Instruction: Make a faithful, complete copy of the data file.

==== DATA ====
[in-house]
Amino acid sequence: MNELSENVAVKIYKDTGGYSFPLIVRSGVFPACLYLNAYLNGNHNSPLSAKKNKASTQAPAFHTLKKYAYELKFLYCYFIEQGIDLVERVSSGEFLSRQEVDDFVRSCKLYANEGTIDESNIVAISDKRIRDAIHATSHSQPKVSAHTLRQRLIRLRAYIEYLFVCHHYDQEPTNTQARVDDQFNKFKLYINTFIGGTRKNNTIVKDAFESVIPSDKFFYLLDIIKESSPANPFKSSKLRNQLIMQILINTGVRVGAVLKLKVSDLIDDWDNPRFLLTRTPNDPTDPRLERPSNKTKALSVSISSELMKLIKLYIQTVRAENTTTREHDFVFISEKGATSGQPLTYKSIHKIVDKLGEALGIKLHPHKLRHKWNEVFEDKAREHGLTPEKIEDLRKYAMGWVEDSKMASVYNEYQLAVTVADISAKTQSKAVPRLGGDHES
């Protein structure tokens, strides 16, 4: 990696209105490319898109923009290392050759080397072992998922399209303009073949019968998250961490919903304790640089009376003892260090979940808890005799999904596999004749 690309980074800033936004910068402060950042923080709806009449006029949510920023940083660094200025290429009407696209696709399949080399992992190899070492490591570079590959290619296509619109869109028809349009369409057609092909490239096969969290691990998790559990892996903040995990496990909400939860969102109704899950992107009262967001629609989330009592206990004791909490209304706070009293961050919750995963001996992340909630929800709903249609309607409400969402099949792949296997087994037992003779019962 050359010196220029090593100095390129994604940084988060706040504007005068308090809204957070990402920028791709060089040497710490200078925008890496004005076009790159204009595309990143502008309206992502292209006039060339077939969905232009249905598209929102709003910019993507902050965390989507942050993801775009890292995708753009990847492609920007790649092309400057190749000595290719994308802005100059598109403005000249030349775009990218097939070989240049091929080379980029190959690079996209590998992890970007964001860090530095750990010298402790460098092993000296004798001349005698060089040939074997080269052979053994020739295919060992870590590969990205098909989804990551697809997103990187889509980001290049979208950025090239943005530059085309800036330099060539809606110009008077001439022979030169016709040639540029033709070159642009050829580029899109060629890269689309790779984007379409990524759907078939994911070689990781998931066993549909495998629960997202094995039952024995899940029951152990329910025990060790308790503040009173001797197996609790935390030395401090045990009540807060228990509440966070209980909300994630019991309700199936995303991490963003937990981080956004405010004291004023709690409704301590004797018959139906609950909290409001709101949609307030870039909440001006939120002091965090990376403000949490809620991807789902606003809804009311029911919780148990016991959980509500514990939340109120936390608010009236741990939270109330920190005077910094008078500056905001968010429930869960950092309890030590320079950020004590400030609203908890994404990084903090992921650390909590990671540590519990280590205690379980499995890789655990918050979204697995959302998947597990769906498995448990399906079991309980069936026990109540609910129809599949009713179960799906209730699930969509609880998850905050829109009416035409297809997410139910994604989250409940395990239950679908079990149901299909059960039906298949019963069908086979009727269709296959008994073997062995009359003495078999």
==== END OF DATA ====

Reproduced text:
[in-house]
Amino acid sequence: MNELSENVAVKIYKDTGGYSFPLIVRSGVFPACLYLNAYLNGNHNSPLSAKKNKASTQAPAFHTLKKYAYELKFLYCYFIEQGIDLVERVSSGEFLSRQEVDDFVRSCKLYANEGTIDESNIVAISDKRIRDAIHATSHSQPKVSAHTLRQRLIRLRAYIEYLFVCHHYDQEPTNTQARVDDQFNKFKLYINTFIGGTRKNNTIVKDAFESVIPSDKFFYLLDIIKESSPANPFKSSKLRNQLIMQILINTGVRVGAVLKLKVSDLIDDWDNPRFLLTRTPNDPTDPRLERPSNKTKALSVSISSELMKLIKLYIQTVRAENTTTREHDFVFISEKGATSGQPLTYKSIHKIVDKLGEALGIKLHPHKLRHKWNEVFEDKAREHGLTPEKIEDLRKYAMGWVEDSKMASVYNEYQLAVTVADISAKTQSKAVPRLGGDHES
């Protein structure tokens, strides 16, 4: 990696209105490319898109923009290392050759080397072992998922399209303009073949019968998250961490919903304790640089009376003892260090979940808890005799999904596999004749 690309980074800033936004910068402060950042923080709806009449006029949510920023940083660094200025290429009407696209696709399949080399992992190899070492490591570079590959290619296509619109869109028809349009369409057609092909490239096969969290691990998790559990892996903040995990496990909400939860969102109704899950992107009262967001629609989330009592206990004791909490209304706070009293961050919750995963001996992340909630929800709903249609309607409400969402099949792949296997087994037992003779019962 050359010196220029090593100095390129994604940084988060706040504007005068308090809204957070990402920028791709060089040497710490200078925008890496004005076009790159204009595309990143502008309206992502292209006039060339077939969905232009249905598209929102709003910019993507902050965390989507942050993801775009890292995708753009990847492609920007790649092309400057190749000595290719994308802005100059598109403005000249030349775009990218097939070989240049091929080379980029190959690079996209590998992890970007964001860090530095750990010298402790460098092993000296004798001349005698060089040939074997080269052979053994020739295919060992870590590969990205098909989804990551697809997103990187889509980001290049979208950025090239943005530059085309800036330099060539809606110009008077001439022979030169016709040639540029033709070159642009050829580029899109060629890269689309790779984007379409990524759907078939994911070689990781998931066993549909495998629960997202094995039952024995899940029951152990329910025990060790308790503040009173001797197996609790935390030395401090045990009540807060228990509440966070209980909300994630019991309700199936995303991490963003937990981080956004405010004291004023709690409704301590004797018959139906609950909290409001709101949609307030870039909440001006939120002091965090990376403000949490809620991807789902606003809804009311029911919780148990016991959980509500514990939340109120936390608010009236741990939270109330920190005077910094008078500056905001968010429930869960950092309890030590320079950020004590400030609203908890994404990084903090992921650390909590990671540590519990280590205690379980499995890789655990918050979204697995959302998947597990769906498995448990399906079991309980069936026990109540609910129809599949009713179960799906209730699930969509609880998850905050829109009416035409297809997410139910994604989250409940395990239950679908079990149901299909059960039906298949019963069908086979009727269709296959008994073997062995009359003495078999």